Event MB: Google Just Made It Easier to Find Events in Search
Finding events online just got easier, which is great news for event planners. Google recently announced changes to the way events are displayed in mobile search engine results. Anyone searching for events using either the Google mobile app or mobile web search will no longer see a normal results page when searching for events. Instead, event related searches will result in a clear summary of activities pulled directly from event listing sites such as Meetup and others. The functionality is currently available in the U.S. but it is expected to roll out worldwide soon.
We all know how getting to the top of Google isn’t easy these days. It takes a lot of work and time for a page to get listed and ranked. Many events go live with a completely new website, which also isn’t ideal. The new event search function, however, has the potential to turns things on its head, essentially by showing nothing but events. For more details on the technical aspects and how to best take advantage of the changes, take a look at Google’s developer guidelines.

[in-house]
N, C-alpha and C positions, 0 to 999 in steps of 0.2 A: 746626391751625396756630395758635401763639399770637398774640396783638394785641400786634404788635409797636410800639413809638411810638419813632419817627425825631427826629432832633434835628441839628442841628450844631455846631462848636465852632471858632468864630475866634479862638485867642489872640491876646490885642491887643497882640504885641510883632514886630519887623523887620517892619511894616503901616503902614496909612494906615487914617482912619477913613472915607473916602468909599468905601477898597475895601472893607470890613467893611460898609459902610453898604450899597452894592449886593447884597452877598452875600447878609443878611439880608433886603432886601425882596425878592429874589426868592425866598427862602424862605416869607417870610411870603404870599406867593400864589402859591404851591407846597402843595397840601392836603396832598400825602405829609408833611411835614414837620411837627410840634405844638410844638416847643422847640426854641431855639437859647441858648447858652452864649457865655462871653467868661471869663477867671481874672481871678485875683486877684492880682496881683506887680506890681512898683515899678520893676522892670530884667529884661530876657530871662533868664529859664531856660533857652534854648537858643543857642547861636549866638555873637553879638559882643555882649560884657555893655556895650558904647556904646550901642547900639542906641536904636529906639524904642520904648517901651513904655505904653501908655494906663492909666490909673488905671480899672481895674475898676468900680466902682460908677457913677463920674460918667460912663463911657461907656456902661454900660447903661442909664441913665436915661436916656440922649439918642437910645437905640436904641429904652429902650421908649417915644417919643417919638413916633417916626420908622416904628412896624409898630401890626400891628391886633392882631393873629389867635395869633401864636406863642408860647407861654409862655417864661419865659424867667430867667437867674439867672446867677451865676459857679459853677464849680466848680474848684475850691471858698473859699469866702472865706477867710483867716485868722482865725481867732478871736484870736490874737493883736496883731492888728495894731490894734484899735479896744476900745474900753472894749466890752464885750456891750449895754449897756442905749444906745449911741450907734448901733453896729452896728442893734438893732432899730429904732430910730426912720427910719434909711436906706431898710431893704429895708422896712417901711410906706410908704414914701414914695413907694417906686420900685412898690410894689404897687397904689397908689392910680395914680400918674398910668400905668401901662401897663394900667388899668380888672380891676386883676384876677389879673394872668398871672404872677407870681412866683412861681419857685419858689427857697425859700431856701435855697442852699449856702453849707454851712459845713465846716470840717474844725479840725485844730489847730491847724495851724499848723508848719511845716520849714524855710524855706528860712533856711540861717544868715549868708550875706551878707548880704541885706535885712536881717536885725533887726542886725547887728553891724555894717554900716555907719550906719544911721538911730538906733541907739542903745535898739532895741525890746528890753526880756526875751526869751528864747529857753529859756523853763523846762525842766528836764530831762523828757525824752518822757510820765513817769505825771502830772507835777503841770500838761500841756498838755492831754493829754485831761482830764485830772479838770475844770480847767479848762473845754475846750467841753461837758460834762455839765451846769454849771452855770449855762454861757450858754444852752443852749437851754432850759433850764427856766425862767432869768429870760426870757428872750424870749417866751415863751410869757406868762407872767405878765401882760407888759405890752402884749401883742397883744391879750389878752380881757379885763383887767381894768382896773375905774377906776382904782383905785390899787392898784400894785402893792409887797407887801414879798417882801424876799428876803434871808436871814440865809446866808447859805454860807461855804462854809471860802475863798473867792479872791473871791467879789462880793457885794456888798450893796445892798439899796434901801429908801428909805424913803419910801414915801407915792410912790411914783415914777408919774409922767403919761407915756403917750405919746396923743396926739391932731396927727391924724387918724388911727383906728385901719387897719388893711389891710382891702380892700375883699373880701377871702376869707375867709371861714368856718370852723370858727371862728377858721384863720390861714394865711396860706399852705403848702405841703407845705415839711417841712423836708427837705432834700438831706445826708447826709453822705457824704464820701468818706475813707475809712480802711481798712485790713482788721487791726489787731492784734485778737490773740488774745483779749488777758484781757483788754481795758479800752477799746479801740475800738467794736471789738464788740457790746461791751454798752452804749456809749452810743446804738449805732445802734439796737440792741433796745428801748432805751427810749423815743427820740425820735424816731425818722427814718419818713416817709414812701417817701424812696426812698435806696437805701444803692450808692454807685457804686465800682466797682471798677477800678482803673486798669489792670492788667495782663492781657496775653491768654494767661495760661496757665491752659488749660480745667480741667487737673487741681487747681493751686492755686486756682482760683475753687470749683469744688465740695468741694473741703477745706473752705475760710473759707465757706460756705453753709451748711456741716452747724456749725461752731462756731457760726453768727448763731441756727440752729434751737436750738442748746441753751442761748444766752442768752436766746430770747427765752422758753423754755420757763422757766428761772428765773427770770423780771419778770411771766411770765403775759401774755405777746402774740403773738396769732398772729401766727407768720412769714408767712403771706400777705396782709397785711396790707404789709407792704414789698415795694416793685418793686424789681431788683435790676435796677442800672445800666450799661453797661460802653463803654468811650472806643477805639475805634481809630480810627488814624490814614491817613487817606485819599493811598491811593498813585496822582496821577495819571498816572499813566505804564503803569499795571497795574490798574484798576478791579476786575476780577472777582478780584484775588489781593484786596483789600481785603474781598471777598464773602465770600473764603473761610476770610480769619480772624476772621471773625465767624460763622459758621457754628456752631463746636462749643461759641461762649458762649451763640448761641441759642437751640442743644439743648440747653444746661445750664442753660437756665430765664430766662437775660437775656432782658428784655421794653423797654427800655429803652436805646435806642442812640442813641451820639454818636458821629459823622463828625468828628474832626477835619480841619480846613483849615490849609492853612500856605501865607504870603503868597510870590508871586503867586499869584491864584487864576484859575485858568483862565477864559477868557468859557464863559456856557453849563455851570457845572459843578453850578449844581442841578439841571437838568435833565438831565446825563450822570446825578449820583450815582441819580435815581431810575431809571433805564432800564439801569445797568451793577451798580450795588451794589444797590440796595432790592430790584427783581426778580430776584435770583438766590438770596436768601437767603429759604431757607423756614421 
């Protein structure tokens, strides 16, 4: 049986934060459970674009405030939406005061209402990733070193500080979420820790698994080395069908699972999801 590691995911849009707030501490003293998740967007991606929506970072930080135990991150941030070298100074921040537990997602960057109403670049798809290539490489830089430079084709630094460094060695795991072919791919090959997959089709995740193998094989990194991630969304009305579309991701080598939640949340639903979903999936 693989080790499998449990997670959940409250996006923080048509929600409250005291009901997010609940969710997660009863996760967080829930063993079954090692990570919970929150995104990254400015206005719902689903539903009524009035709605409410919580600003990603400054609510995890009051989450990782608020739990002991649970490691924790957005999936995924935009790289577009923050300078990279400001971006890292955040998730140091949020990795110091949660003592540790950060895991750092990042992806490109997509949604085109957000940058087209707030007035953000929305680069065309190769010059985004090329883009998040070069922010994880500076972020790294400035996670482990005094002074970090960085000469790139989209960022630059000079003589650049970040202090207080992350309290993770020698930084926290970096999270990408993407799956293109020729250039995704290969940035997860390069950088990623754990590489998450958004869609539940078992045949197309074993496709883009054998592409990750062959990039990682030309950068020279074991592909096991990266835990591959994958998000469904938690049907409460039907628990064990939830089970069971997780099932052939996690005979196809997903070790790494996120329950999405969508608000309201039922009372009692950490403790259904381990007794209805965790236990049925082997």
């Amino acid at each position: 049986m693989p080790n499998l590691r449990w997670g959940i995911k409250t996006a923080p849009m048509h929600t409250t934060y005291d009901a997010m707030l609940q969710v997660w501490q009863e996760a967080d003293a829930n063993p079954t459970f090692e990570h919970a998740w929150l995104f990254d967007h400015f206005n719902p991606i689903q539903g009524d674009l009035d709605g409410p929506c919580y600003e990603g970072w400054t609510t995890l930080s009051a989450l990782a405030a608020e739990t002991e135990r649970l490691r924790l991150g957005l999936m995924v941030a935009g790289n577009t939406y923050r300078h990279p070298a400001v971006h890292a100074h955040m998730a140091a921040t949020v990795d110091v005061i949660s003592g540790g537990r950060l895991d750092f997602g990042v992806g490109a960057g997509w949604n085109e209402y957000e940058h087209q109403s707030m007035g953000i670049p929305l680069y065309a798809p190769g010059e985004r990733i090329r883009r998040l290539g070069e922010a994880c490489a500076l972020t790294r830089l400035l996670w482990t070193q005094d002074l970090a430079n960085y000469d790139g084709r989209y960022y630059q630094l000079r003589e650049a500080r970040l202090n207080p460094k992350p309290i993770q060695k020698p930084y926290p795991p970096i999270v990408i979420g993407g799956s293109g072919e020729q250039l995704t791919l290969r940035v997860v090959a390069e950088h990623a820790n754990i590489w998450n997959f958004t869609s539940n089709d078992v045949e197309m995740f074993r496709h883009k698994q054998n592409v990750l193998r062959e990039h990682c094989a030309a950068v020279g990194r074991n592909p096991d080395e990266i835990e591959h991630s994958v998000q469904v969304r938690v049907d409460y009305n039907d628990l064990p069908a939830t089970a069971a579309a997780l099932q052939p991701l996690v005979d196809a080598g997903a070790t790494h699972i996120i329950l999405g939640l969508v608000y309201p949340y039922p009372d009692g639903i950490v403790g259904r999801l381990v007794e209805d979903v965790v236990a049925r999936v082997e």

BizBash: TED uses Facebook Live as Part of New Strategy to Expand Audience
The annual TED conference is trying a new strategy to expand its worldwide audience, whilst keeping the special nature of the event’s in-person experience. This year, organisers used Facebook Live to stream interviews with nine speakers and to allow people to watch the conference’s inaugural session of Spanish-language speakers in real-time. The article from BizBash explains how the live-streaming tool had a massive impact on audience reach: TED launched its Spanish Facebook page shortly before the conference, and when the live session began, the page had about 270,000 followers. By the time the seven speakers had finished, the stream had attracted 682,000 live viewers. For the interviews session, viewers were able to submit questions to the speakers on Facebook, which organisers explain is one of the primary benefits of using the live-streaming tool around their events – access to speakers and giving viewers the chance to guide the conversations from a global perspective.